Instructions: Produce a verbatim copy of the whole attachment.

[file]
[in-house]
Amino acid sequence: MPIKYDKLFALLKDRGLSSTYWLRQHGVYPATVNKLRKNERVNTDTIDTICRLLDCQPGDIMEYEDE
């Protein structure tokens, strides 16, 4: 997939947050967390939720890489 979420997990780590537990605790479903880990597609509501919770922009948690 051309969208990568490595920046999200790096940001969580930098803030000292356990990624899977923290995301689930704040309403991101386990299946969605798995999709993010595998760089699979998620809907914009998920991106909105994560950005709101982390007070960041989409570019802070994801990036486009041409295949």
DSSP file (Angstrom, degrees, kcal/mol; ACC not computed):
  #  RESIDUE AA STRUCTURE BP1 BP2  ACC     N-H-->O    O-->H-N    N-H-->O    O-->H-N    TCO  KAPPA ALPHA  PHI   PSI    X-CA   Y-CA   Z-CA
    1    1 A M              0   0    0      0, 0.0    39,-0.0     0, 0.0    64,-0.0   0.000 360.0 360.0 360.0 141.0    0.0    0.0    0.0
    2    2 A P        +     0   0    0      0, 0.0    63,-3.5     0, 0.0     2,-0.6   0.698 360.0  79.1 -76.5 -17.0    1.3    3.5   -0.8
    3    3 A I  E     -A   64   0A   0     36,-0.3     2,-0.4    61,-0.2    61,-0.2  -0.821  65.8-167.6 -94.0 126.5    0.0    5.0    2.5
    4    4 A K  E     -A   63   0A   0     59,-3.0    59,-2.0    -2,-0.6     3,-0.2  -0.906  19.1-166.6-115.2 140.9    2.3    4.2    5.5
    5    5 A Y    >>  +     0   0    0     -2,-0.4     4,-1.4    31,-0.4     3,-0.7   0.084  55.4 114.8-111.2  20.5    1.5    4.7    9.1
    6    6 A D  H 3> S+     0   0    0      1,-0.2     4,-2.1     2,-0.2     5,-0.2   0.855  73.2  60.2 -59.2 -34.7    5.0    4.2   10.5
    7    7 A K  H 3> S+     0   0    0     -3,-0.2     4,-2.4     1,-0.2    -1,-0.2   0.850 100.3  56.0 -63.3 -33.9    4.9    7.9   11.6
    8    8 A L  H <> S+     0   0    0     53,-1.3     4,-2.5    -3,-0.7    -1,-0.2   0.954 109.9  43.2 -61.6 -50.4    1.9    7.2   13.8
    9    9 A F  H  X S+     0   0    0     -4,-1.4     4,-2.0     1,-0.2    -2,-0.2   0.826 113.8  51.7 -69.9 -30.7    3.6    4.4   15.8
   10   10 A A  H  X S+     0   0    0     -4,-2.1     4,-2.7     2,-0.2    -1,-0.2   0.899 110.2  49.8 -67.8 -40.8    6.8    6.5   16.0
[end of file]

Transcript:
[in-house]
Amino acid sequence: MPIKYDKLFALLKDRGLSSTYWLRQHGVYPATVNKLRKNERVNTDTIDTICRLLDCQPGDIMEYEDE
């Protein structure tokens, strides 16, 4: 997939947050967390939720890489 979420997990780590537990605790479903880990597609509501919770922009948690 051309969208990568490595920046999200790096940001969580930098803030000292356990990624899977923290995301689930704040309403991101386990299946969605798995999709993010595998760089699979998620809907914009998920991106909105994560950005709101982390007070960041989409570019802070994801990036486009041409295949």
DSSP file (Angstrom, degrees, kcal/mol; ACC not computed):
  #  RESIDUE AA STRUCTURE BP1 BP2  ACC     N-H-->O    O-->H-N    N-H-->O    O-->H-N    TCO  KAPPA ALPHA  PHI   PSI    X-CA   Y-CA   Z-CA
    1    1 A M              0   0    0      0, 0.0    39,-0.0     0, 0.0    64,-0.0   0.000 360.0 360.0 360.0 141.0    0.0    0.0    0.0
    2    2 A P        +     0   0    0      0, 0.0    63,-3.5     0, 0.0     2,-0.6   0.698 360.0  79.1 -76.5 -17.0    1.3    3.5   -0.8
    3    3 A I  E     -A   64   0A   0     36,-0.3     2,-0.4    61,-0.2    61,-0.2  -0.821  65.8-167.6 -94.0 126.5    0.0    5.0    2.5
    4    4 A K  E     -A   63   0A   0     59,-3.0    59,-2.0    -2,-0.6     3,-0.2  -0.906  19.1-166.6-115.2 140.9    2.3    4.2    5.5
    5    5 A Y    >>  +     0   0    0     -2,-0.4     4,-1.4    31,-0.4     3,-0.7   0.084  55.4 114.8-111.2  20.5    1.5    4.7    9.1
    6    6 A D  H 3> S+     0   0    0      1,-0.2     4,-2.1     2,-0.2     5,-0.2   0.855  73.2  60.2 -59.2 -34.7    5.0    4.2   10.5
    7    7 A K  H 3> S+     0   0    0     -3,-0.2     4,-2.4     1,-0.2    -1,-0.2   0.850 100.3  56.0 -63.3 -33.9    4.9    7.9   11.6
    8    8 A L  H <> S+     0   0    0     53,-1.3     4,-2.5    -3,-0.7    -1,-0.2   0.954 109.9  43.2 -61.6 -50.4    1.9    7.2   13.8
    9    9 A F  H  X S+     0   0    0     -4,-1.4     4,-2.0     1,-0.2    -2,-0.2   0.826 113.8  51.7 -69.9 -30.7    3.6    4.4   15.8
   10   10 A A  H  X S+     0   0    0     -4,-2.1     4,-2.7     2,-0.2    -1,-0.2   0.899 110.2  49.8 -67.8 -40.8    6.8    6.5   16.0